317 Mass. 70

March 8, 1944 - September 14, 1944

Suffolk County


Under Rule 71 of the Superior Court (1932) the question, whether the judge should order a verdict at a jury trial, must be raised by a motion, not by a request for a ruling.

A requested ruling that "a guardian is personally liable for all contracts made by him in connection with the estate under his guardianship" was incorrect as an abstract generality and was properly refused in an action by the holder against the maker of a mortgage note containing the word "guardian" after the maker's signature and a promise to pay by him, 'guardian."

CONTRACT. Writ in the Municipal Court of the City of Boston dated March 20, 1942.

Upon removal to the Superior Court, the action was tried before Baker, J.

M. A. Brener, for the plaintiff.

A. O. Shallna, for the defendant.

WILKINS, J. This action of contract by the indorsee of a promissory note is to recover a balance of principal and interest. The note, dated June 10, 1926, provided in part, "I Stanislaw Grubliauskas, Guardian, Promise to pay to Federal National Bank of Boston, or order . . . the sum of Thirty-five hundred ($3500.) Dollars in one (1) year from this date." It was signed, "Stanislaw Grubliauskas, Guardian," and was witnessed. In the margin appeared,

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"Secured by Mortgage of Real Estate in South Boston Mercer Street, South Boston to be recorded in Suffolk Registry of Deeds." The answer, in addition to a general denial, alleged that the defendant had not signed the note individually, but had done so in a representative capacity as guardian of certain minors in accordance with a license of the Probate Court; that the defendant received no consideration; and that the plaintiff knew or should have known that the defendant acted in a representative capacity. The jury returned a verdict for the defendant. The plaintiff excepted to the denial of certain of his requests for rulings.

The evidence showed that the mortgage referred to in the margin of the note was given by "Stanislaw Grubliauskas, Guardian of Sophie Akston, also called Sophie Mescionis, and Mary Pankofsky, also called Mary Mescionis . . . by the power conferred by the Probate Court for the County of Suffolk on June 10, 1926." The decree of the Probate Court so referred to in part read. "On the petition of Stanislau[w] Grubliauskas guardian of Sophie Akston, also called Sophie Mescionis and Mary Pau[n]kofsky, also called Mary Mescionis, both of Boston, in said County, minors, praying for authority to mortgage the following described real estate of his wards . . . it appearing that it is necessary and expedient to raise the sum of Thirty-five hundred dollars for the purpose of discharging two mortgages amounting to thirty-five hundred dollars . . . it is decreed, that said guardian be authorized to mortgage . . . said wards' interest in said real estate." The note after maturity was indorsed without recourse to the plaintiff by the receiver of the bank as part of a sale of assets.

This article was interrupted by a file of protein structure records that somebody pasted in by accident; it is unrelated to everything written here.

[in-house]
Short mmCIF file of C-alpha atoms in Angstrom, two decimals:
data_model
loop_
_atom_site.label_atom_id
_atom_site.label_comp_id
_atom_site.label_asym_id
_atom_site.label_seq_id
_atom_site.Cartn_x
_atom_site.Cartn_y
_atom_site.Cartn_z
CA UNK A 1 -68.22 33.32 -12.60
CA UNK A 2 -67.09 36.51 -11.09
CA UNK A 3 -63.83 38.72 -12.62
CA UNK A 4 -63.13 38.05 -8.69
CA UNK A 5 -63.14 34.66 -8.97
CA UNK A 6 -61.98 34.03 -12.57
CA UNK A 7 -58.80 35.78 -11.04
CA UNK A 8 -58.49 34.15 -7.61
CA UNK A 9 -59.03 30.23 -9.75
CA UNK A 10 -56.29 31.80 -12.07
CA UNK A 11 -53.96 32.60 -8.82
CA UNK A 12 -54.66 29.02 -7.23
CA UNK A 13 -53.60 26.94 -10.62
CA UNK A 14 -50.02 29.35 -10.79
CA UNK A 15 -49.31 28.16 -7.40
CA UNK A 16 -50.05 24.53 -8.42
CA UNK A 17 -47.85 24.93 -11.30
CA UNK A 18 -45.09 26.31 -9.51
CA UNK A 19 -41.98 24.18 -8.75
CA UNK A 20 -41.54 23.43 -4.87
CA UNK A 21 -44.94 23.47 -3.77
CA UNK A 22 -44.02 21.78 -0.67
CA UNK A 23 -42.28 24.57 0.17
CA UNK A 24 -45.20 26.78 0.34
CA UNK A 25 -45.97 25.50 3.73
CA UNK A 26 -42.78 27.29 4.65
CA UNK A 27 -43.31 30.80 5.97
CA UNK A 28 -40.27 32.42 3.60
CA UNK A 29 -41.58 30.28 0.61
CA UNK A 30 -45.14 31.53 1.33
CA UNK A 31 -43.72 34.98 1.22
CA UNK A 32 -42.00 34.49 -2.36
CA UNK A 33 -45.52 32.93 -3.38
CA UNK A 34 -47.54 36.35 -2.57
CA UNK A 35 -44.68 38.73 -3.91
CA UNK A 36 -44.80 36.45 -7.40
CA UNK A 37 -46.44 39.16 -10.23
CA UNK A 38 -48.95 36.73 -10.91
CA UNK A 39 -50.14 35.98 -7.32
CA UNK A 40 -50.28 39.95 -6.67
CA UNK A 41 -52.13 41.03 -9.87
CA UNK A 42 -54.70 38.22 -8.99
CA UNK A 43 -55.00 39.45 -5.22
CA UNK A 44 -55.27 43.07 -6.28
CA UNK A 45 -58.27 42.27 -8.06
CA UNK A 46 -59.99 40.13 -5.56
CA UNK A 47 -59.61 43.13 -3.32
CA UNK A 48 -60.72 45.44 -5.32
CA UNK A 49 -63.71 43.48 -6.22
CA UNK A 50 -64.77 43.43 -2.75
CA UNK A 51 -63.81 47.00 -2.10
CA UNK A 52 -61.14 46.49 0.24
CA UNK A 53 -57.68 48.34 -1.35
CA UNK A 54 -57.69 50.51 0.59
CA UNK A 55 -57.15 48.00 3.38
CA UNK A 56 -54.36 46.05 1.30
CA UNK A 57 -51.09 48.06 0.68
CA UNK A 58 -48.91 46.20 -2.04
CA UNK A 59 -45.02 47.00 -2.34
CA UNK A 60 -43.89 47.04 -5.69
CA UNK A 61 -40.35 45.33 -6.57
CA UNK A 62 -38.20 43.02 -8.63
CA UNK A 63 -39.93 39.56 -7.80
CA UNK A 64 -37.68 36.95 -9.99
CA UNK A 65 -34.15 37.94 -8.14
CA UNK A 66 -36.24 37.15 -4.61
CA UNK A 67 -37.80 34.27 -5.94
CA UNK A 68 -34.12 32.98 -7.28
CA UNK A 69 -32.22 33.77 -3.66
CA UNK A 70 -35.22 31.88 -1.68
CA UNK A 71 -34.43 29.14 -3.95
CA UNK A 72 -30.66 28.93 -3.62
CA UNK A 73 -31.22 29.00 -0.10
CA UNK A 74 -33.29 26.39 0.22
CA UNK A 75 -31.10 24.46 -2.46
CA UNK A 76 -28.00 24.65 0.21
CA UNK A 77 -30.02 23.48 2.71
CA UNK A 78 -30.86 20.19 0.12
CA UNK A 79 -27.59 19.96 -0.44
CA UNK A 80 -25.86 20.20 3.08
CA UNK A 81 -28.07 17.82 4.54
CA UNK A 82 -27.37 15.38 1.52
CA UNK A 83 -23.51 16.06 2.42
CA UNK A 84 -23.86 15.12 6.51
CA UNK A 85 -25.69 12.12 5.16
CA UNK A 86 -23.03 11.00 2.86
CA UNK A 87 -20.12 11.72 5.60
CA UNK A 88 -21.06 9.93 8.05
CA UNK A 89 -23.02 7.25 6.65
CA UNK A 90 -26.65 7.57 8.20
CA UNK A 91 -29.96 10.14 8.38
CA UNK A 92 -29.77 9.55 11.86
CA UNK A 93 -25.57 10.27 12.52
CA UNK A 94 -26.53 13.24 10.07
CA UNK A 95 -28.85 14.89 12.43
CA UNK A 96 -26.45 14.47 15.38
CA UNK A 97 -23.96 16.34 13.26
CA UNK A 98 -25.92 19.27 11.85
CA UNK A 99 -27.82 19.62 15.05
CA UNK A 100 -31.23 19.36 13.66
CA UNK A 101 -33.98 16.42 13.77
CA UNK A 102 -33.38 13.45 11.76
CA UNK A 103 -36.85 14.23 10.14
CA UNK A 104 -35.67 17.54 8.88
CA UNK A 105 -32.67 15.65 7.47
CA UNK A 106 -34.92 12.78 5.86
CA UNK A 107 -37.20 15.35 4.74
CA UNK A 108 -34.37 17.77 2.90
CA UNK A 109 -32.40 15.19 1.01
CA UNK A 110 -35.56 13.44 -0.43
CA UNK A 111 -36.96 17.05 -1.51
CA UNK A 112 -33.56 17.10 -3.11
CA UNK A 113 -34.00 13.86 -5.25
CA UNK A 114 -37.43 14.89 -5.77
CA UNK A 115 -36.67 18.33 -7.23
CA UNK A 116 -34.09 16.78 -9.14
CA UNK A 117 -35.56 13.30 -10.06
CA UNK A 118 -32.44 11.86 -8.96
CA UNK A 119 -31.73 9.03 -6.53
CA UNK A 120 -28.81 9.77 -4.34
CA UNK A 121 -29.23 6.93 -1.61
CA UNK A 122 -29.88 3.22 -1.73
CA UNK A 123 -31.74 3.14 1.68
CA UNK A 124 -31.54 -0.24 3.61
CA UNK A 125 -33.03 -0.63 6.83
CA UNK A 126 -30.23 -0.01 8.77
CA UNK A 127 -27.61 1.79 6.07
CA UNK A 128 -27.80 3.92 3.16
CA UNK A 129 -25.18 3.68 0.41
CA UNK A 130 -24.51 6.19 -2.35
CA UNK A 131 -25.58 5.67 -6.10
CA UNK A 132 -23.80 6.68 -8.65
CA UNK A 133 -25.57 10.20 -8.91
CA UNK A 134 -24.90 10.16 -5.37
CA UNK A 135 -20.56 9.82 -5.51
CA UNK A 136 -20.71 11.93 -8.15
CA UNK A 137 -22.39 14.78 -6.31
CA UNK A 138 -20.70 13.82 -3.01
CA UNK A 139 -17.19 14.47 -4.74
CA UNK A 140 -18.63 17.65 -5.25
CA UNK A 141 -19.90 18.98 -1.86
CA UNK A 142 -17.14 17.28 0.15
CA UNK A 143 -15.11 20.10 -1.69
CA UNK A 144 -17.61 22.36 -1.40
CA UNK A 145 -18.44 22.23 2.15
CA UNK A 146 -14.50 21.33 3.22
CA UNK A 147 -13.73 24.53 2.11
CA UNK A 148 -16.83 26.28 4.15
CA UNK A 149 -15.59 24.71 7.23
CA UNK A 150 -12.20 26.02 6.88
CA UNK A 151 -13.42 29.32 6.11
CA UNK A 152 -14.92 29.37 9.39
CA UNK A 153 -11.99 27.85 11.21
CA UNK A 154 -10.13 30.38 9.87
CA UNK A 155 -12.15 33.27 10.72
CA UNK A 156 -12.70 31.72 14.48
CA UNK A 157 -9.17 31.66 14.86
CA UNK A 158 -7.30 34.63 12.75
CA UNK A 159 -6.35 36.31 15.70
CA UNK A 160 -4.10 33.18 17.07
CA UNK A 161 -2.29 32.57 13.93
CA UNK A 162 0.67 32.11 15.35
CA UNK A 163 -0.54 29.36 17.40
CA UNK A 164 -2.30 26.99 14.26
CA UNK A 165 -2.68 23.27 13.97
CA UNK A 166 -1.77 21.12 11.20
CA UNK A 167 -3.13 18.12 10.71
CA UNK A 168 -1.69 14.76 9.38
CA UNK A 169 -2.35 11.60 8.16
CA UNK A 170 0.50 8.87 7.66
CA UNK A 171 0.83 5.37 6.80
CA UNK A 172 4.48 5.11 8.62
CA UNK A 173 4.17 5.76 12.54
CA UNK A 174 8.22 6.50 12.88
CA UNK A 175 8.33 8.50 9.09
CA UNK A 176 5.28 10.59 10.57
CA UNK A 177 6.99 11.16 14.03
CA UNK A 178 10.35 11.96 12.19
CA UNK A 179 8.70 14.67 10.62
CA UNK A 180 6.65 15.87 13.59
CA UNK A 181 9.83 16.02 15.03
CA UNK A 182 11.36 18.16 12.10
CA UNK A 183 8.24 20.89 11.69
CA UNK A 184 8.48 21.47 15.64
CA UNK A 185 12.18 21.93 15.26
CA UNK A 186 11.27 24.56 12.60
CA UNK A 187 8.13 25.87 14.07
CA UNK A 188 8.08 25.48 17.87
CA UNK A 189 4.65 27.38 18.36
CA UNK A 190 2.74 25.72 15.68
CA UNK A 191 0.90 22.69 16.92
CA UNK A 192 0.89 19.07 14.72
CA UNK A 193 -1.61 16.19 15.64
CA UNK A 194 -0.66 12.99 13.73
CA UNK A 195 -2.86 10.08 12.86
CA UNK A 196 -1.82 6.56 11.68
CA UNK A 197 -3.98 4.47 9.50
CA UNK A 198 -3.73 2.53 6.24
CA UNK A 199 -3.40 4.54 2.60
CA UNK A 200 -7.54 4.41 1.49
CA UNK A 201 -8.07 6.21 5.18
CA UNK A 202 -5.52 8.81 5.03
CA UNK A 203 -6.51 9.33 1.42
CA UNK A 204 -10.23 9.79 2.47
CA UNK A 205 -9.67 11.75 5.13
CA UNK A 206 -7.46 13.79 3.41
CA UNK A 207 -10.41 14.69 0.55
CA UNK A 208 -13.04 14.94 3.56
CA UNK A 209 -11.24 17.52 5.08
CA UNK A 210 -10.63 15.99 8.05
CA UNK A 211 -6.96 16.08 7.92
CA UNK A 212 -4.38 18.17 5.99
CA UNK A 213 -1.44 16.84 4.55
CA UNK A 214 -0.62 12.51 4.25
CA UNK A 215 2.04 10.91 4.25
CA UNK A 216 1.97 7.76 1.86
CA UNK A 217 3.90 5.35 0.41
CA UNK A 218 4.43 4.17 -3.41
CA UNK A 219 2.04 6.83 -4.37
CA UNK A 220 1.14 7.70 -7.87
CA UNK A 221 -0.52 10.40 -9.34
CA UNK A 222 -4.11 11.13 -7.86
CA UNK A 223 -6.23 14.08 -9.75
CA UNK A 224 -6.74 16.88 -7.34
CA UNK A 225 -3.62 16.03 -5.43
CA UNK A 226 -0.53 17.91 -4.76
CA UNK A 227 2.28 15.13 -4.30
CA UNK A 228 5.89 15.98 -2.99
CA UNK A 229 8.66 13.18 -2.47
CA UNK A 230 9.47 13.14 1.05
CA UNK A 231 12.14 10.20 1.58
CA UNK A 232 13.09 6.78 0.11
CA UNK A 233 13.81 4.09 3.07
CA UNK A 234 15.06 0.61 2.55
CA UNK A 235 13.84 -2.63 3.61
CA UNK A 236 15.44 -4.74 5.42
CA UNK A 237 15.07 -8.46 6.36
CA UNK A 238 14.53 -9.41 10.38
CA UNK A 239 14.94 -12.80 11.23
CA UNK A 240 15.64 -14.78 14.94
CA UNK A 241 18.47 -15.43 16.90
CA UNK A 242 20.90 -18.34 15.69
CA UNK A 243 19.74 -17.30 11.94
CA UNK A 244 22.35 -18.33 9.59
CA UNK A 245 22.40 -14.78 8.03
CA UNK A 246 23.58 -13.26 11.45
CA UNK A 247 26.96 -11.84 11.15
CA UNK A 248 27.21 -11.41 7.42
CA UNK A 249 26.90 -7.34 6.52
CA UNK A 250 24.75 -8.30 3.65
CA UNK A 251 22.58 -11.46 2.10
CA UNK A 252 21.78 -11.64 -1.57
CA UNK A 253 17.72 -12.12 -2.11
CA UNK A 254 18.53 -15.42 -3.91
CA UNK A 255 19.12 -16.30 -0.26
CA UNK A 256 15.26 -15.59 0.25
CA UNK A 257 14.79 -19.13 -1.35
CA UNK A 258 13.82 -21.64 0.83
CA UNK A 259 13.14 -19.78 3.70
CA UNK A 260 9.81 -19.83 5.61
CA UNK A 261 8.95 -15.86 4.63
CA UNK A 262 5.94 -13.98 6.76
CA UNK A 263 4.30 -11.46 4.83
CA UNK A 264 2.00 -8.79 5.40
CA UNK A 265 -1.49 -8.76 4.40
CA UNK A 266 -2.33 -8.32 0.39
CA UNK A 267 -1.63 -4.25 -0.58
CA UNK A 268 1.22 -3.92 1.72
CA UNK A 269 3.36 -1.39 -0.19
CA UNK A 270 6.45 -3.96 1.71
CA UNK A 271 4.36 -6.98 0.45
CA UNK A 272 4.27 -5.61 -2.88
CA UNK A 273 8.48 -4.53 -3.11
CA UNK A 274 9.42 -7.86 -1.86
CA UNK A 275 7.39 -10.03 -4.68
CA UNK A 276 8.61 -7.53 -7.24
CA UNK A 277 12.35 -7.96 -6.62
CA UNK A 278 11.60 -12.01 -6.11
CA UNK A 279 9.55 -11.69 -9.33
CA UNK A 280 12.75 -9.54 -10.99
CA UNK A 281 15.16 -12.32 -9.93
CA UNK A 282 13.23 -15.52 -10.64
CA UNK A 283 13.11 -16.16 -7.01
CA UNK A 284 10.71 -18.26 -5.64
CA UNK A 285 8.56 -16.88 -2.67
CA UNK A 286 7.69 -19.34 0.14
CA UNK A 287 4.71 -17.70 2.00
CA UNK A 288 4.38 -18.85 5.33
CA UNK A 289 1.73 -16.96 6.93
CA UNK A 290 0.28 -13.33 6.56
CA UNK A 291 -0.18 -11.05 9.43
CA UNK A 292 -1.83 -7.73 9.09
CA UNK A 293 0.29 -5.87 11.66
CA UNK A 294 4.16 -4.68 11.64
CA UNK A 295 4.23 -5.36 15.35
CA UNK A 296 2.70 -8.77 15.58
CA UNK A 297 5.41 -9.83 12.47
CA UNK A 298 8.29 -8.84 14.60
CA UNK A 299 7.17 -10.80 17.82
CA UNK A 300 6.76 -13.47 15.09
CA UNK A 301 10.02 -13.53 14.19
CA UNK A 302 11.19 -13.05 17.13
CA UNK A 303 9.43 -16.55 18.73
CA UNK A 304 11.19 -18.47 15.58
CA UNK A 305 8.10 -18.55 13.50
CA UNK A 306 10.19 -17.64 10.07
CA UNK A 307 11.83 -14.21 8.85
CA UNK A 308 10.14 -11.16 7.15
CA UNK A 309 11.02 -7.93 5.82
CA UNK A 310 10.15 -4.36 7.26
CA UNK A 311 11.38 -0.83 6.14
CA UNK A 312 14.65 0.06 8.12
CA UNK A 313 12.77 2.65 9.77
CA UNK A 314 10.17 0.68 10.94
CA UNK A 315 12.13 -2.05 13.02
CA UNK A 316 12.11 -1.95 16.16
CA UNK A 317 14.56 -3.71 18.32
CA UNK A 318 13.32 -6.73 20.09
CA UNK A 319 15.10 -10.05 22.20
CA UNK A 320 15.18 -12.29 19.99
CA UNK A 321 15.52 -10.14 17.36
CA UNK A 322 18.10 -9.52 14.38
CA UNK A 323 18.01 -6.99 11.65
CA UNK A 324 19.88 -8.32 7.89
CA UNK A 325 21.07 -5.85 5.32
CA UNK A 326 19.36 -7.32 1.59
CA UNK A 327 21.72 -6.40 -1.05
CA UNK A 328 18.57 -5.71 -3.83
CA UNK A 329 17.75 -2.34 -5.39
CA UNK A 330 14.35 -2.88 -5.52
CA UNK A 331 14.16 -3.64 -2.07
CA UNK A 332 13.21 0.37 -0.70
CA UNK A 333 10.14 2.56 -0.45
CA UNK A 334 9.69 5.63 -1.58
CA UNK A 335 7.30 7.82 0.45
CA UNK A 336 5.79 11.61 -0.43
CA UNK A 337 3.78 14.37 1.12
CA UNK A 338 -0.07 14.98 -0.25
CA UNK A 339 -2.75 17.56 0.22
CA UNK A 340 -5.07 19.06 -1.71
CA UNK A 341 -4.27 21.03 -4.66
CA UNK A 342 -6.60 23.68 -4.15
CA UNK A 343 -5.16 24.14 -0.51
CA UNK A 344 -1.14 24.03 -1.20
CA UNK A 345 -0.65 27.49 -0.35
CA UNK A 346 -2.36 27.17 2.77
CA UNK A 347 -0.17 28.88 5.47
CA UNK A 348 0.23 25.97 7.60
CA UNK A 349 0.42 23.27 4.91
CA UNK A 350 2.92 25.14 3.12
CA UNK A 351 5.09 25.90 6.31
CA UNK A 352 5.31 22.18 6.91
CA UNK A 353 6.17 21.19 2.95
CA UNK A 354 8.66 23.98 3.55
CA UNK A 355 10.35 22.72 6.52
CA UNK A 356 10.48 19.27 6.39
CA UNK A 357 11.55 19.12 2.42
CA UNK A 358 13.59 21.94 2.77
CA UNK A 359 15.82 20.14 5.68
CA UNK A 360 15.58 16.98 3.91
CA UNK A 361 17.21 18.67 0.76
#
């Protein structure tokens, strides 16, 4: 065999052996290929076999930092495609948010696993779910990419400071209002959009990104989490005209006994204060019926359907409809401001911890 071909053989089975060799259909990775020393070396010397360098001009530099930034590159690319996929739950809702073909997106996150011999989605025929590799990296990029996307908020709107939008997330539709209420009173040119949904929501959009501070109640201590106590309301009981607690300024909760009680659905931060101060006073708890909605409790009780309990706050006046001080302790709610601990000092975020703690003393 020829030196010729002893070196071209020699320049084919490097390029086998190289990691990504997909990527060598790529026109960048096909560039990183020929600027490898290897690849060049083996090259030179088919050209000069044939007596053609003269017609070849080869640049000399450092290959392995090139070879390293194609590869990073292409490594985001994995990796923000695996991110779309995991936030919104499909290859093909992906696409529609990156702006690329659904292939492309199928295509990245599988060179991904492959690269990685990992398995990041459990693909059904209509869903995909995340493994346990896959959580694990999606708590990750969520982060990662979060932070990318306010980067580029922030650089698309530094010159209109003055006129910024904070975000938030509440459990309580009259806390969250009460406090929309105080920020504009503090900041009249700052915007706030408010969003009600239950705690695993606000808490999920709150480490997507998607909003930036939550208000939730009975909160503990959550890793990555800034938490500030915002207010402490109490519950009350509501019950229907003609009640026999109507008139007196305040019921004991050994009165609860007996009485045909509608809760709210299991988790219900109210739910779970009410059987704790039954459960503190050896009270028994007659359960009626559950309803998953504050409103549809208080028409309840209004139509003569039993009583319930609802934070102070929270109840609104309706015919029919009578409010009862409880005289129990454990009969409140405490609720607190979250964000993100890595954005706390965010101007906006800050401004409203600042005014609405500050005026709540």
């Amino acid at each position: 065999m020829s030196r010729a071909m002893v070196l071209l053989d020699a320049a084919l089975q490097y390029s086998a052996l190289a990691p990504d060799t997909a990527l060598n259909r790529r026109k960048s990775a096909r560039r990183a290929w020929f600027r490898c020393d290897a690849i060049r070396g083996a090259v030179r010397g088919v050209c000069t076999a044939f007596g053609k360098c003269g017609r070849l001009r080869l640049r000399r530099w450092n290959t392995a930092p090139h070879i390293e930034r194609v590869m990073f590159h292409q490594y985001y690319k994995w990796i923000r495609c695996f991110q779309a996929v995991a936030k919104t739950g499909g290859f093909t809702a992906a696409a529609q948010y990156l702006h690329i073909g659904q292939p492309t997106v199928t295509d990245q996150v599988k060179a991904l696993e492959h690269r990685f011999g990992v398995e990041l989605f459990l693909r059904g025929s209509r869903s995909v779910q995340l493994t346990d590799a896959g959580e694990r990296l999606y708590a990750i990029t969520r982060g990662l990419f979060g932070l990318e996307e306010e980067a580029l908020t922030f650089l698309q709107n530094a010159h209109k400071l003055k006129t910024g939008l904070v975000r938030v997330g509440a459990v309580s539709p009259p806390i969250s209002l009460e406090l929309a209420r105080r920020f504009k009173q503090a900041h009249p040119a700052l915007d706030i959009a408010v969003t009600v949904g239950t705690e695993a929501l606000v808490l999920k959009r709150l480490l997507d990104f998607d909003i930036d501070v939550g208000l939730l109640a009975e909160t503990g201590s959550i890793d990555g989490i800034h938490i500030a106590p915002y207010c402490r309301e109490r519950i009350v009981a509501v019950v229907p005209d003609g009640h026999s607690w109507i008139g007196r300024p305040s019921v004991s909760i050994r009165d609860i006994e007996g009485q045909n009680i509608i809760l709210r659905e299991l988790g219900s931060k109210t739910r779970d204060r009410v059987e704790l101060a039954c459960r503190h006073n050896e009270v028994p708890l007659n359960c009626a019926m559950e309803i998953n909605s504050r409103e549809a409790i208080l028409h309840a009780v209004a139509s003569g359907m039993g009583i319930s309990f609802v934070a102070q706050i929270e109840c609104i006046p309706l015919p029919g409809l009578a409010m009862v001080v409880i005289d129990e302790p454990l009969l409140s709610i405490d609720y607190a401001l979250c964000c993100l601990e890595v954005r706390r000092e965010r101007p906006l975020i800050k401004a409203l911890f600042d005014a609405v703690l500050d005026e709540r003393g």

The plaintiff's requests numbered 1 and 2 were respectively that upon all the facts and upon all the law the plaintiff was entitled to recover. These could not be granted. The question whether the court should order a verdict must be raised by motion and not by a request for instructions. Rule 71 of the Superior Court (1932). Carp v. Kaplan, 251 Mass. 225. Sullivan v. Ward, 304 Mass. 614, 616.

The third request was: "A guardian is personally liable

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for all contracts made by him in connection with the estate under his guardianship." This was rightly refused. Even if this request, which is not confined to negotiable instruments, be not regarded as in substance raising in the same improper manner the identical question covered by the first and second requests, it still could not be given. It was a request for a ruling on an abstract generality which was not correct. It is true that a guardian cannot by contract bind his ward. See, for example, Wallis v. Bardwell, 126 Mass. 366; Rollins v. Marsh, 128 Mass. 116, 118; Day v. Old Colony Trust Co. 228 Mass. 225, 228. It does not follow, however, that he necessarily must bind himself, or that by appropriate words he could not stipulate that he should not be personally held, or that the other contracting party could not agree to look solely to the security or to some other responsibility. See Nichols v. Sargent, 125 Ill. 309; Kowalke v. Evernham, 210 Iowa, 1270; Farmers & Merchants State Bank v. Estate of Ratliff, 222 Mo. App. 215; Williston on Contracts (Rev. ed.) section 314; 25 Am. Jur., Guardian & Ward, section 100; 39 C. J. S., Guardian & Ward, section 101; 89 Am. St. Rep. 284. See Quinlan v. Mealey, 270 Mass. 284; Mealey v. Fegan, 274 Mass. 599, 601.

The remaining request was almost verbatim a quotation of G. L. (Ter. Ed.) c. 107, Section 40. It was inapplicable to the issues and properly denied. Holmes v. Sullivan, 241 Mass. 195, 196. Bianchi v. Denholm & McKay Co. 302 Mass. 469, 472.

Exceptions overruled.